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Vodafone revenues dented by European economic woes

Mobile phone giant misses forecasts amid slump in spending power in Spain and Italy and price cuts imposed by regulators.

Vodafone store

Vodafone revenues have been hit by the eurozone crisis, with income from Italy 4.9% lower and the Spanish market down 8.8%. Photograph: David Sillitoe for the Guardian

Vodafone’s UK customers are cutting back on their phone bills, forcing the telecoms multinational to miss third-quarter revenue forecasts as it battles economic headwinds across Europe.

“The UK has seen slightly weaker consumer confidence, translating into lower out-of-bundle usage and lower roaming revenues as UK consumers cut back on overseas travel,” said chief executive Vittorio Colao.

Price cuts imposed by regulators, and deteriorating spending power in Spain and Italy, pushed down Vodafone’s European service revenues (which do not include the sale of handsets) by £237m, or 1.7%, to £7.42bn in the third quarter to 31 December – further than a forecast 1.5% fall.

Income from Italy fell 4.9% compared with the same period last year, and the Spanish market was down 8.8%. The UK rose 1.1% as growth slowed from the second quarter, when revenues increased by 2.5%.

Vodafone largely held on to its UK market share, adding 174,000 contract customers and losing 175,000 pay-as-you-go subscribers to finish the quarter 1,000 down at 19.33 million customers. Contract holders account for 47% of the UK base.

Overall group revenues edged up 1.6% to £11.6bn, thanks to a strong performance from India, which grew 20%, and Vodacom in southern Africa, up 8%.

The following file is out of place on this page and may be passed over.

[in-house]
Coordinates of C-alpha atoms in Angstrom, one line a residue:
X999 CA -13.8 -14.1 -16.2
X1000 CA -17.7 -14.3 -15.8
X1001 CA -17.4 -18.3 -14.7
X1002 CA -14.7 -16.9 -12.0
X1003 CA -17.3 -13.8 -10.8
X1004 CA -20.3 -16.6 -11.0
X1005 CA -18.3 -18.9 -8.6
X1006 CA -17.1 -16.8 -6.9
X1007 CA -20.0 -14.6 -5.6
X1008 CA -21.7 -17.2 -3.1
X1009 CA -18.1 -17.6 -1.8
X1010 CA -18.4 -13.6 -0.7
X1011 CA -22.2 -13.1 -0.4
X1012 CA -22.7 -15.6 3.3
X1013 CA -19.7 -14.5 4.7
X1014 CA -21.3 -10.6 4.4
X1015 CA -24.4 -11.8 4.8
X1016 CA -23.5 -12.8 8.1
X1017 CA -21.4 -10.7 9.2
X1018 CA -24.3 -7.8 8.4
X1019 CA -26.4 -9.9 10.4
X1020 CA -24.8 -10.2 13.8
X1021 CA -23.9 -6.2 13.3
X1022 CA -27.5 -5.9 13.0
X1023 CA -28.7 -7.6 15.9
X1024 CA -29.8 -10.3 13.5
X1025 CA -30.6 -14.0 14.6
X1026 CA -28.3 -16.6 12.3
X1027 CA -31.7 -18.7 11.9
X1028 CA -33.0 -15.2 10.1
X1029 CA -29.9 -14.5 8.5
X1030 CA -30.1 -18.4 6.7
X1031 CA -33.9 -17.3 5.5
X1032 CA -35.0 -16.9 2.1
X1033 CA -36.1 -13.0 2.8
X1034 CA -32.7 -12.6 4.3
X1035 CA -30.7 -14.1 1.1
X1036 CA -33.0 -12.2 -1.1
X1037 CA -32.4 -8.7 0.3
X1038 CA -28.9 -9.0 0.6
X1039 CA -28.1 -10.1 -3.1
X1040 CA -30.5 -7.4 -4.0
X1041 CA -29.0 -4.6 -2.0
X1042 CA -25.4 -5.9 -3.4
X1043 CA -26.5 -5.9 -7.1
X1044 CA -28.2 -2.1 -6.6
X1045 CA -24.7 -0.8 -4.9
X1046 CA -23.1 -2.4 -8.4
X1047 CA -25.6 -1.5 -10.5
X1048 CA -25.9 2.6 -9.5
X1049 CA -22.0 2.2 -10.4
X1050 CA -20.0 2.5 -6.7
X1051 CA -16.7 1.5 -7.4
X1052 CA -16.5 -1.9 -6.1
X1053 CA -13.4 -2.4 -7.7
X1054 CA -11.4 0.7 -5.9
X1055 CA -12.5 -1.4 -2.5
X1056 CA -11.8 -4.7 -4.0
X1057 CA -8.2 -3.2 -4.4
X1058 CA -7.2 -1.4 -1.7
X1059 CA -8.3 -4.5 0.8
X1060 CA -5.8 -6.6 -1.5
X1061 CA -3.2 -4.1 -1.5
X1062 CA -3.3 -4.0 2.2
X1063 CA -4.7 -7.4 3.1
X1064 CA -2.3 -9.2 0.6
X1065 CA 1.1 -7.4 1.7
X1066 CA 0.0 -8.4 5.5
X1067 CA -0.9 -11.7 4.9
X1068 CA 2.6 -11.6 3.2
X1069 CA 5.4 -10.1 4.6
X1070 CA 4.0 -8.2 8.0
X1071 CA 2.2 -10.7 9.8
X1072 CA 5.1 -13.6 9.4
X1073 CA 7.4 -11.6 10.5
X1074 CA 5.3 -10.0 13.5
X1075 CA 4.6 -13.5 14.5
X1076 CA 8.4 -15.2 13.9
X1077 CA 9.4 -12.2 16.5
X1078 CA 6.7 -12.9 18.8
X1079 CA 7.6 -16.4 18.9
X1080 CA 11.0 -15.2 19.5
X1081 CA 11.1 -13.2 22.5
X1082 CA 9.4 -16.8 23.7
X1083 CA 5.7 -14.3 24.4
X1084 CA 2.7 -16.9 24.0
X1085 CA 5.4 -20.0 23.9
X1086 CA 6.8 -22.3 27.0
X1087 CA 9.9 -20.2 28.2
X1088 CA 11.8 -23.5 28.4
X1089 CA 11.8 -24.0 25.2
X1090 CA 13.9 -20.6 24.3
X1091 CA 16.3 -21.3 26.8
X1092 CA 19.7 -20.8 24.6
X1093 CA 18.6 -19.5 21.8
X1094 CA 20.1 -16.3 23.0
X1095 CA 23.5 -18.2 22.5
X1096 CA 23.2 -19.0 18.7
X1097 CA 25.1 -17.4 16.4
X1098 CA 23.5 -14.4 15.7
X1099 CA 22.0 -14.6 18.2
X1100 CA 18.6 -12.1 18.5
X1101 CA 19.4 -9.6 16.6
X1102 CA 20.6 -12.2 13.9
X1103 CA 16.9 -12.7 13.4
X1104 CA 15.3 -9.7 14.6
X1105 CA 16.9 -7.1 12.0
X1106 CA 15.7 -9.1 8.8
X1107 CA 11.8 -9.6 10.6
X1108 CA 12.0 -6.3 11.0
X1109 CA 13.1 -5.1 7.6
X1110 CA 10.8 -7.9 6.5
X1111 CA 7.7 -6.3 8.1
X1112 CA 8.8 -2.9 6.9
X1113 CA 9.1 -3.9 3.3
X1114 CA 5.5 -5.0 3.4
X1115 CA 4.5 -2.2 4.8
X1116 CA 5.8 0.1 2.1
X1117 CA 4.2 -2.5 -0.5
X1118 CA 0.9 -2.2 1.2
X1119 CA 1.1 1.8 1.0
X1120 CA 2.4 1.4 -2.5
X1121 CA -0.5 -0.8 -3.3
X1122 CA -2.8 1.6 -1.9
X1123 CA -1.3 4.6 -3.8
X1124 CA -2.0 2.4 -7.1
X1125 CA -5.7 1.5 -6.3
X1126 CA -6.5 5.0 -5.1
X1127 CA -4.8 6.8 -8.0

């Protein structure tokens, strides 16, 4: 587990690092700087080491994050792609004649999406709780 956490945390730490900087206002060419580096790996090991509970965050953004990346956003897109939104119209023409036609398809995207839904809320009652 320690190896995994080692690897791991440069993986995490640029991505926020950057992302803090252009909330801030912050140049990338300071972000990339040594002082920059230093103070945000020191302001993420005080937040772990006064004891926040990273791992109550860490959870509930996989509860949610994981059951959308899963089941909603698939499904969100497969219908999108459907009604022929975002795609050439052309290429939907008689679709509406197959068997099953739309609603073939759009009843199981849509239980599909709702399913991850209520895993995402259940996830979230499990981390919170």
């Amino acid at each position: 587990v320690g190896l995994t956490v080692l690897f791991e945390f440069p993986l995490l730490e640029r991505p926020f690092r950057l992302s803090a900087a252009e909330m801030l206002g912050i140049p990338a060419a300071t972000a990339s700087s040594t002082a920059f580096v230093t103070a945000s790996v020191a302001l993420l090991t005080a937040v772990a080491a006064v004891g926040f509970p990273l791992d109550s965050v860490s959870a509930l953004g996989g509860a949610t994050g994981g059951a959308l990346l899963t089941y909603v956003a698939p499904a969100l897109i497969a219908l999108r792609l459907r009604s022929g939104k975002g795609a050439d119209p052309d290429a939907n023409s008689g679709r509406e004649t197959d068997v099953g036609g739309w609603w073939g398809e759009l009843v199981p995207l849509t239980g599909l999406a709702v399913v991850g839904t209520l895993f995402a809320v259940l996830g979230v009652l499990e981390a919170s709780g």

Colao said: “Despite the further deterioration of the southern European economic environment during the quarter, our broad geographic mix is delivering a resilient overall performance.”

Shares edged down 0.32% by midday on Thursday to 173p as Colao reiterated November’s profit guidance for the full year, saying operating profit would be in the £11.4bn to £11.8bn range.

Telecoms analyst Jerry Dellis at Jefferies warned that revenue predictions would probably be lowered. “We expect forecasts to be trimmed, taking Europe further away from return to growth,” he said.

The growth in smartphones pushed data revenues up nearly 22%, and data represents 15% of group service revenue compared with 12% in the same period last year. However, the rate at which users are increasing their use of mobile phone networks to access the internet is slowing.

Jefferies suggests that “Wi-Fi offload”, where smartphone browsers connect via Wi-Fi rather than mobile phone networks, could reduce data revenues in the long term. However, Vodafone’s data revenues have risen to £6.3bn over the past 12 months, compared with £5bn for the previous financial year.

Colao said Vodafone was advancing towards the widely expected initial public offering of its Indian business, but a regulatory review of India’s mobile phone industry meant it was unlikely this year. “IPO is probably a 2013 event,” he added.

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